The role of Parliamentary Committees was to scrutinise legislation, oversee Government action and facilitate public participation. Committees studied the annual reports of organs of state and the reports of the Auditor-General. Depending on the purpose of the oversight, the Committee would either request a briefing from the organ of state or undertake a site visit.
Oversight tools included the State of the Nation Address (SONA). In this the President set out the Executive’s priorities the year; reflected on what would be the focus points on service delivery for the year.
Committees would invite the departments over which they had oversight to explain how they would implement the priorities.
In the budget process, the Appropriation Bill was tabled in February every year. Budget votes were referred to the relevant Committees for consideration and report. The Committee concerned would receive a briefing by the Department. The Committee reported to the House on findings and might make recommendations for budget to be amended.
Annual reports of Government departments and Chapter 9 Institutions were referred to the respective Committees for consideration and reporting. Committees were briefed by relevant departments. Committees reported to the House on findings and might make recommendations.
Committees undertook site visits in which they visited communities and did site inspections to check service delivery and monitor implementation of legislation. Members of provincial legislatures and councillors of the relevant municipality might accompany the delegation, or the Committee might request the officials of the department concerned to accompany the delegation. Thereafter the Committee reported on its findings and made recommendations. Once a Committee’s report had been adopted by the House and recommendations had been forwarded to the relevant department, the Committee followed up to monitor progress on implementation of recommendations or resolutions by the House.
A Committee might summon the Executive or any public entity to appear before the Committee on any matter, for example, to account to the Committee on the actions or implementation of policy of the Executive or public entity concerned.
Legislation passed by Parliament could be used by Committees to conduct oversight by checking progress on its implementation. This could be done through briefings by departments, site visits to get first hand information, and inviting stakeholders to hear their views. Findings might assist the Committee to propose amendments to legislation where necessary.
Oversight over the Budget Cycle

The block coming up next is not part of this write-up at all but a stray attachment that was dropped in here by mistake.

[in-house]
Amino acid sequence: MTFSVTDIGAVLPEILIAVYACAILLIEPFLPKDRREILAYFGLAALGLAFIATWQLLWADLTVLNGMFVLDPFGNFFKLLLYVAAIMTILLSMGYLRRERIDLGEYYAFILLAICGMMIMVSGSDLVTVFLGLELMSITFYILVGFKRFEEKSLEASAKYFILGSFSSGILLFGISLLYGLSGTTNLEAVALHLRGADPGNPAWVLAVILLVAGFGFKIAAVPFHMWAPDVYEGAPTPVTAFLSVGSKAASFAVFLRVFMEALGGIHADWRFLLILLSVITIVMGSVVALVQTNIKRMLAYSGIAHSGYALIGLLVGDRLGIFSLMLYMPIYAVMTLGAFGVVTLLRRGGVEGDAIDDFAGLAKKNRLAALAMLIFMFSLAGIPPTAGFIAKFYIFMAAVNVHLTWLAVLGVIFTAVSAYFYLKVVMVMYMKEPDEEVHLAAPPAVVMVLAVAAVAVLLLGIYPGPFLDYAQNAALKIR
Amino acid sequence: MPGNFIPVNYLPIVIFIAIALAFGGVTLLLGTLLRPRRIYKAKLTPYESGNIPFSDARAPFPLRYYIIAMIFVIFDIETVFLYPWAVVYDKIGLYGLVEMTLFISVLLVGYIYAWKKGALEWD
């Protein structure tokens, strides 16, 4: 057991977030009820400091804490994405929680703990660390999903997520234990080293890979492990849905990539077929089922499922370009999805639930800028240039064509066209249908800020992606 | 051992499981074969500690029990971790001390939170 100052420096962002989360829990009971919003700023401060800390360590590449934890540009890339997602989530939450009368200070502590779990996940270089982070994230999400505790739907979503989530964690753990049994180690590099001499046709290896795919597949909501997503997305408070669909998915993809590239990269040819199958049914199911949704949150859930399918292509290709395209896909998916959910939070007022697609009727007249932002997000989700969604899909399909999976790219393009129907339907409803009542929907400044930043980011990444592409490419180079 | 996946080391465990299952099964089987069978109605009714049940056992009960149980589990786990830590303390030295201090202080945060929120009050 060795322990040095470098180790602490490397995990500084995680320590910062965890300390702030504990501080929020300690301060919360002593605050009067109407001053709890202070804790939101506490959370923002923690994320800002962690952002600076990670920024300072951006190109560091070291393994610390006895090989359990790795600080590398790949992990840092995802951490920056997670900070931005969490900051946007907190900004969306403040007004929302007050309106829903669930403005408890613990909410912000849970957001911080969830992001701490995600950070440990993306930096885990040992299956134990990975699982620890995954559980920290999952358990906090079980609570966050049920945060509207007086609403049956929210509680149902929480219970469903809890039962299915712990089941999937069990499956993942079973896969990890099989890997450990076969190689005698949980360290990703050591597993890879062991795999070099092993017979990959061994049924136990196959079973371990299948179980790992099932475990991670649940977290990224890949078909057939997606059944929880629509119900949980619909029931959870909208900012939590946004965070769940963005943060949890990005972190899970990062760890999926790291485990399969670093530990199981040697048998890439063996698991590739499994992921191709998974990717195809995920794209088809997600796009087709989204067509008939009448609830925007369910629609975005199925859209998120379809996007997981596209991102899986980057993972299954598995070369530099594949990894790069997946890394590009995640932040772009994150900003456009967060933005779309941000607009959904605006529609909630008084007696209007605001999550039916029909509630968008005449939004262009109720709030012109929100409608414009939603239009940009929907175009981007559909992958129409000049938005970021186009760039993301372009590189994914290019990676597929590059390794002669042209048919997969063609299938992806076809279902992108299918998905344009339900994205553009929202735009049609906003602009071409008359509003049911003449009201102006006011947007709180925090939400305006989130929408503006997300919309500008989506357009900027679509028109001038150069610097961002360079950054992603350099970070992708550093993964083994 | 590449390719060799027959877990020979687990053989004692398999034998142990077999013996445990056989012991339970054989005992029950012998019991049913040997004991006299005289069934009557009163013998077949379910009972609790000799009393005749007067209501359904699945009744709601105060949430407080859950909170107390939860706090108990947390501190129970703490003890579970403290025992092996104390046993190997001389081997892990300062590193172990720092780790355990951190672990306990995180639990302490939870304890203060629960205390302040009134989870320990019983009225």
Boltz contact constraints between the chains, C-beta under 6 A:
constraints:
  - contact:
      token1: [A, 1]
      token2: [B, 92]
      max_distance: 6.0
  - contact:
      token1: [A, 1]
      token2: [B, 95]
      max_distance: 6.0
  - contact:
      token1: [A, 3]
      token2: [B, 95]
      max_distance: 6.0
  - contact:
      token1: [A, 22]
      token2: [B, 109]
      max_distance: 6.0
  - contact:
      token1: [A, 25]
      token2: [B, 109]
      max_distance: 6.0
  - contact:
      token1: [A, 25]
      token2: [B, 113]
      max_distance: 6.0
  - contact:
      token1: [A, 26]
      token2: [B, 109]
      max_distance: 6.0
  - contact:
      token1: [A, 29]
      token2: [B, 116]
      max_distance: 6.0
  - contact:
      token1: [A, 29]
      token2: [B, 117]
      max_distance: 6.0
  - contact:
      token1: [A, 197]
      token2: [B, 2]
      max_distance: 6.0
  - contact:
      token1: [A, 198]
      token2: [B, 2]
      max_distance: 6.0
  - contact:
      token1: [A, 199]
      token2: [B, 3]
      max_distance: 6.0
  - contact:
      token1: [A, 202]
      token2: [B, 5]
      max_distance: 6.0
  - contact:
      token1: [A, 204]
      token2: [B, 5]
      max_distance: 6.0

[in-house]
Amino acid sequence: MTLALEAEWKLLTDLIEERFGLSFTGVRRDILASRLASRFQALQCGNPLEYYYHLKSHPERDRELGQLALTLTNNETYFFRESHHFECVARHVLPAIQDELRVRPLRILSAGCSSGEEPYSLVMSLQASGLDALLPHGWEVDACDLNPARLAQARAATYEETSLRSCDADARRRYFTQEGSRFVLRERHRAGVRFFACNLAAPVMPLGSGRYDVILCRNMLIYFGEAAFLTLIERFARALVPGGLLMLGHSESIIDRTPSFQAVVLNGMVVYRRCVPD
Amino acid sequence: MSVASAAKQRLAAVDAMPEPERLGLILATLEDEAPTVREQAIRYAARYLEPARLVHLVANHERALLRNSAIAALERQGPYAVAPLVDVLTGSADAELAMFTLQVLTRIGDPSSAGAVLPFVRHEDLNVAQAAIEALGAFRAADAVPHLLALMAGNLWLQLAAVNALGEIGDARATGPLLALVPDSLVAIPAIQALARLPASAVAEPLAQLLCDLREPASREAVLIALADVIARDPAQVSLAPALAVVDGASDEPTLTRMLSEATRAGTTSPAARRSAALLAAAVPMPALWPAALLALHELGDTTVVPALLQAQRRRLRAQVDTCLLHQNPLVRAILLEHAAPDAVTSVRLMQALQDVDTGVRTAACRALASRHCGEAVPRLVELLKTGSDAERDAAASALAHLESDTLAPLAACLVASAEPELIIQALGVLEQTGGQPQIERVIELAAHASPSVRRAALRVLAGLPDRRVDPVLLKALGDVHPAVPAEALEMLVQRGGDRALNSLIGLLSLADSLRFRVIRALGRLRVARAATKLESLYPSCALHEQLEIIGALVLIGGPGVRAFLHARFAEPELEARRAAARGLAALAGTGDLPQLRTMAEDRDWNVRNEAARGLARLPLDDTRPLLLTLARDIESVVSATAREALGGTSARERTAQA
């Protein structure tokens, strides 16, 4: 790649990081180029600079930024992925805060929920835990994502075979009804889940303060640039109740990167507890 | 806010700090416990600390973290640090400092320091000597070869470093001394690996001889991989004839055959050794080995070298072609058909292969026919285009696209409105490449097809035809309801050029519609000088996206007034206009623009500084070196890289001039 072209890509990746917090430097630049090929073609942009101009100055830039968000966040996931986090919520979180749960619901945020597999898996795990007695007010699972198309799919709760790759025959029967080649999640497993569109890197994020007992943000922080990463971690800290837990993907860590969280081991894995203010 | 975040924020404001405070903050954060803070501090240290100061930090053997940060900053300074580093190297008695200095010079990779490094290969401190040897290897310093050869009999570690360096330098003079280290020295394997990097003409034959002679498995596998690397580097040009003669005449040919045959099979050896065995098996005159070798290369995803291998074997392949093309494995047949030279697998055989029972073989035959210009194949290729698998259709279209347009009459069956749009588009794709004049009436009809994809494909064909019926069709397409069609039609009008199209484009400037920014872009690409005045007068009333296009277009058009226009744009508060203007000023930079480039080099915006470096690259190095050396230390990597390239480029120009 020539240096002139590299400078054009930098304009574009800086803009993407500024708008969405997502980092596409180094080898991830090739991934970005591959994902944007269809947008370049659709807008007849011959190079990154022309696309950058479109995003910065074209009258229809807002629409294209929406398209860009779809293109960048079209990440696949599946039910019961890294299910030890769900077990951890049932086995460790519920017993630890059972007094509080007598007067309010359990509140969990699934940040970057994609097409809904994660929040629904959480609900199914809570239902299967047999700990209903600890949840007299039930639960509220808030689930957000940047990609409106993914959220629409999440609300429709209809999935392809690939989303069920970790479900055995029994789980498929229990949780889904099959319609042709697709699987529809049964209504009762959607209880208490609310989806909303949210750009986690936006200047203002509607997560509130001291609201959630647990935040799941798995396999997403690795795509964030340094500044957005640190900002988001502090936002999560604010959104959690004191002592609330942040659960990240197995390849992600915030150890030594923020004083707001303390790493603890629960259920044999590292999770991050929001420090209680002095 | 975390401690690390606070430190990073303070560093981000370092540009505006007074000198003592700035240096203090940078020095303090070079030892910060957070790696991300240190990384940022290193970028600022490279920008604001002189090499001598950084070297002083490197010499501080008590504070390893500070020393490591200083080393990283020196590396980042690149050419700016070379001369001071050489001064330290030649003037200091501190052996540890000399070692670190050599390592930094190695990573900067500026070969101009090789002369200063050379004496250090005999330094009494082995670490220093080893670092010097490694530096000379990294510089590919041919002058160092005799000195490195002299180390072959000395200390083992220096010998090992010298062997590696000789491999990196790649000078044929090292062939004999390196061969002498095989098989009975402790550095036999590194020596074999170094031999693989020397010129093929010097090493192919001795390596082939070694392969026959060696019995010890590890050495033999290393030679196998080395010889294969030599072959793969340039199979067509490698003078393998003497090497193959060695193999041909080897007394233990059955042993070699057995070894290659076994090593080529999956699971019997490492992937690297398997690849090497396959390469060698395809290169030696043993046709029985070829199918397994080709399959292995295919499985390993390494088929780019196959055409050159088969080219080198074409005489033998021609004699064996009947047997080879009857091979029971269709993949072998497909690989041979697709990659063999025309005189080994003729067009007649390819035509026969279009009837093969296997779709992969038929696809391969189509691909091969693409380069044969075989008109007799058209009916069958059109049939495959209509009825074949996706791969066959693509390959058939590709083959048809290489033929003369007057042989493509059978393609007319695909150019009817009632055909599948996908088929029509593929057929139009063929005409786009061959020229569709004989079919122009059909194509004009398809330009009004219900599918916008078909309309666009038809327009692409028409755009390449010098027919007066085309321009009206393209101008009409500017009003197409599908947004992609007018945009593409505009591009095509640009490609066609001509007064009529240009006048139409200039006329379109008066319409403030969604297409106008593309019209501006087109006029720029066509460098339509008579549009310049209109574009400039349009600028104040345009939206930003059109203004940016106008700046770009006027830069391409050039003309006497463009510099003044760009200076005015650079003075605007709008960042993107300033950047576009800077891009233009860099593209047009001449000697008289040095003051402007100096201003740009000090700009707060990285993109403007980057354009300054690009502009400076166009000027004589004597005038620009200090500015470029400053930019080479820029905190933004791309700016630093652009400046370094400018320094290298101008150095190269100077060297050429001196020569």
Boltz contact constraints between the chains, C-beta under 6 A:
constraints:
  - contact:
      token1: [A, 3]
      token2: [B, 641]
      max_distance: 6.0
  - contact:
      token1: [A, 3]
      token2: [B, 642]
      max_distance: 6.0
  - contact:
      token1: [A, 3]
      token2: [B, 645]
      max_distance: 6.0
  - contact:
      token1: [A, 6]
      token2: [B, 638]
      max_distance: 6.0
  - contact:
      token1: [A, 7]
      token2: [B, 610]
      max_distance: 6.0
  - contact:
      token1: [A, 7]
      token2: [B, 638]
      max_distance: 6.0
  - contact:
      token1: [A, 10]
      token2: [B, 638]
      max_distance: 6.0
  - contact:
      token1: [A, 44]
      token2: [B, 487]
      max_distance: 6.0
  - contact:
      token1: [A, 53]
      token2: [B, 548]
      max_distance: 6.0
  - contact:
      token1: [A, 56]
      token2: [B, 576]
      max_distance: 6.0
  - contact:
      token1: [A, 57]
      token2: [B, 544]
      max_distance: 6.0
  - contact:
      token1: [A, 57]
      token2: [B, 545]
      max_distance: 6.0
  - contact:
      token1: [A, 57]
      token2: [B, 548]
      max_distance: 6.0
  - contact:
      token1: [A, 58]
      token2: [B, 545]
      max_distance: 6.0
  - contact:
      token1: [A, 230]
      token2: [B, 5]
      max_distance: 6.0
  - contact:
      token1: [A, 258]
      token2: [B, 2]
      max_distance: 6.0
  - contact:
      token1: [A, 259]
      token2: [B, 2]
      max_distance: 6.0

Ms Bridgette Diutwleng, Research Unit, told the Committee that there were different aspects involved in the budget process. Firstly, there was a political process which looked at competing needs for limited resources. Secondly, there was an economic process that concentrated on resource allocation. Thirdly, the administrative process dealt with planning, coordinating, control and evaluation. Lastly, the human rights process provided the allocation of funds in compliance with state obligations towards the full realisation of constitutional rights.
Important documents for budget oversight, amongst others, included the Medium Term Strategic Framework; the current year and previous years’ State of the Nations Addresses; budget speeches and all budget documents of current and previous years; the speeches of Ministers and accounting officers, and presentations to Committees of Parliament, including financial expenditure reports; departmental current and past annual performance plans; National Treasury documents; and the Auditor-General’s reports.
There were also important areas that were always taken into account when the national budget was drafted. Firstly, adequacy – how much was to be allocated to a specific vote or programme; secondly, priority – how much would be spent on each programme; thirdly, equity – fair spending on resources; and fourthly, progress as established over time. Change would be measured in monetary and percentage terms between two years or two periods.
A department’s strategic plan provided an indication of budget information to be presented in the forthcoming budget. Information in the strategic plans was considered when budget allocations were made. Measurable objectives, performance indicators and service delivery targets were linked directly to the budget and annual report. Budgets were developed in relation to inputs, activities and outputs, while the aim was ultimately to achieve certain outcomes and impacts.
Annual Reports reported on performance against the departmental budget and strategic plan. Annual reports would serve as a check as to whether the departments had reviewed their performance or service delivery results of the previous period and re-examined departmental strategic objectives against broader Government priorities.
Annual Reports served as a contract of accountability between the Government and its citizens. They informed the citizens on objectives and report whether these had been achieved or not. They provided information on financial position, financial performance and changes in financial position. Regarding oversight, annual reports enabled Parliament to evaluate departmental performance, and served as key reporting instruments against the performance targets and budgets outlined in strategic plans and the Estimated National Expenditure.
Parliamentary Committees should focus on service delivery. The Committees must develop holistic understanding of the department or performance of the public entity. Portfolio Committees might deal with issues that fell within the ambit of the Committee on Public Accounts (SCOPA) mandate. There was a need to build links between the committees for the consideration of the annual reports. Important role players were the Committee on Public Accounts in regard to the Auditor-General’s reports and the departmental annual reports, and the Standing Committee on Appropriations (National Assembly) and the Select Committee on Appropriations (National Council of Provinces) in regard to departmental monthly and quarterly expenditure reports.